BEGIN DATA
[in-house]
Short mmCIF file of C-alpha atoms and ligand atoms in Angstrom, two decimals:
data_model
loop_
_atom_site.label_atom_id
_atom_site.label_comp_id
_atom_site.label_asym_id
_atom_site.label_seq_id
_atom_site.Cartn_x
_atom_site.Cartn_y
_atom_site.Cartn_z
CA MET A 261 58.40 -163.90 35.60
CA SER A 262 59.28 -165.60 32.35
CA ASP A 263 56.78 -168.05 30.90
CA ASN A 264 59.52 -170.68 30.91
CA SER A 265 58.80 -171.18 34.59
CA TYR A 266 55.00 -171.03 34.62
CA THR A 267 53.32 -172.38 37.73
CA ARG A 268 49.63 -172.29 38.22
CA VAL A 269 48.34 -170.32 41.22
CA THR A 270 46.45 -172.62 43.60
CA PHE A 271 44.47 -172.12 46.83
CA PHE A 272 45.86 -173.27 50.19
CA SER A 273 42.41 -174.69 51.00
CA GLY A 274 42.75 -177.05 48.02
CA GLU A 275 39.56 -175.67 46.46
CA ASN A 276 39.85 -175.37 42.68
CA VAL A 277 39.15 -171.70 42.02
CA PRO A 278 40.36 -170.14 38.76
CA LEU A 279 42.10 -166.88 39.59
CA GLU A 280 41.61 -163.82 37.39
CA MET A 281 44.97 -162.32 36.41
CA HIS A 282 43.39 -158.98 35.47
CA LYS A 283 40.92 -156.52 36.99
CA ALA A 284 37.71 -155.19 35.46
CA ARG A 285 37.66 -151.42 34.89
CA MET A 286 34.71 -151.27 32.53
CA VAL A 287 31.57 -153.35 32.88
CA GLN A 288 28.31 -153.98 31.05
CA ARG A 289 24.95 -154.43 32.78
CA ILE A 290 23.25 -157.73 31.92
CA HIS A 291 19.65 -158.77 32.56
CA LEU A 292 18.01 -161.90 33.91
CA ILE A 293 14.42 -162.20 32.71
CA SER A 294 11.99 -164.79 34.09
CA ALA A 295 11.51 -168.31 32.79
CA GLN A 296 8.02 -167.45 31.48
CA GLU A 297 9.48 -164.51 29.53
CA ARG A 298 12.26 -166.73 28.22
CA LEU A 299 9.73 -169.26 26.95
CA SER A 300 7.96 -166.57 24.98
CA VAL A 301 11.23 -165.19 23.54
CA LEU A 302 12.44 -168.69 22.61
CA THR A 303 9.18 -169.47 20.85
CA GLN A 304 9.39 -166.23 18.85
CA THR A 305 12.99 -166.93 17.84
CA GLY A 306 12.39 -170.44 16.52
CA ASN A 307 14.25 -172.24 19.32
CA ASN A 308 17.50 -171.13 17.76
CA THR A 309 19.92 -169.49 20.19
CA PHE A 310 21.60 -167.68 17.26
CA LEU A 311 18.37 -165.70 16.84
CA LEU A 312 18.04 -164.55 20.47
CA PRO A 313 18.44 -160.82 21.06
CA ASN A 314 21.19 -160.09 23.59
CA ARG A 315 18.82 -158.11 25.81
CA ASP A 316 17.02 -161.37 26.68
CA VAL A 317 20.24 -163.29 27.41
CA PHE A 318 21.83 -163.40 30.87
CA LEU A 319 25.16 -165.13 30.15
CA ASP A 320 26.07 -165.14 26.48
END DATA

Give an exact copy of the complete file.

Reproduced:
[in-house]
Short mmCIF file of C-alpha atoms and ligand atoms in Angstrom, two decimals:
data_model
loop_
_atom_site.label_atom_id
_atom_site.label_comp_id
_atom_site.label_asym_id
_atom_site.label_seq_id
_atom_site.Cartn_x
_atom_site.Cartn_y
_atom_site.Cartn_z
CA MET A 261 58.40 -163.90 35.60
CA SER A 262 59.28 -165.60 32.35
CA ASP A 263 56.78 -168.05 30.90
CA ASN A 264 59.52 -170.68 30.91
CA SER A 265 58.80 -171.18 34.59
CA TYR A 266 55.00 -171.03 34.62
CA THR A 267 53.32 -172.38 37.73
CA ARG A 268 49.63 -172.29 38.22
CA VAL A 269 48.34 -170.32 41.22
CA THR A 270 46.45 -172.62 43.60
CA PHE A 271 44.47 -172.12 46.83
CA PHE A 272 45.86 -173.27 50.19
CA SER A 273 42.41 -174.69 51.00
CA GLY A 274 42.75 -177.05 48.02
CA GLU A 275 39.56 -175.67 46.46
CA ASN A 276 39.85 -175.37 42.68
CA VAL A 277 39.15 -171.70 42.02
CA PRO A 278 40.36 -170.14 38.76
CA LEU A 279 42.10 -166.88 39.59
CA GLU A 280 41.61 -163.82 37.39
CA MET A 281 44.97 -162.32 36.41
CA HIS A 282 43.39 -158.98 35.47
CA LYS A 283 40.92 -156.52 36.99
CA ALA A 284 37.71 -155.19 35.46
CA ARG A 285 37.66 -151.42 34.89
CA MET A 286 34.71 -151.27 32.53
CA VAL A 287 31.57 -153.35 32.88
CA GLN A 288 28.31 -153.98 31.05
CA ARG A 289 24.95 -154.43 32.78
CA ILE A 290 23.25 -157.73 31.92
CA HIS A 291 19.65 -158.77 32.56
CA LEU A 292 18.01 -161.90 33.91
CA ILE A 293 14.42 -162.20 32.71
CA SER A 294 11.99 -164.79 34.09
CA ALA A 295 11.51 -168.31 32.79
CA GLN A 296 8.02 -167.45 31.48
CA GLU A 297 9.48 -164.51 29.53
CA ARG A 298 12.26 -166.73 28.22
CA LEU A 299 9.73 -169.26 26.95
CA SER A 300 7.96 -166.57 24.98
CA VAL A 301 11.23 -165.19 23.54
CA LEU A 302 12.44 -168.69 22.61
CA THR A 303 9.18 -169.47 20.85
CA GLN A 304 9.39 -166.23 18.85
CA THR A 305 12.99 -166.93 17.84
CA GLY A 306 12.39 -170.44 16.52
CA ASN A 307 14.25 -172.24 19.32
CA ASN A 308 17.50 -171.13 17.76
CA THR A 309 19.92 -169.49 20.19
CA PHE A 310 21.60 -167.68 17.26
CA LEU A 311 18.37 -165.70 16.84
CA LEU A 312 18.04 -164.55 20.47
CA PRO A 313 18.44 -160.82 21.06
CA ASN A 314 21.19 -160.09 23.59
CA ARG A 315 18.82 -158.11 25.81
CA ASP A 316 17.02 -161.37 26.68
CA VAL A 317 20.24 -163.29 27.41
CA PHE A 318 21.83 -163.40 30.87
CA LEU A 319 25.16 -165.13 30.15
CA ASP A 320 26.07 -165.14 26.48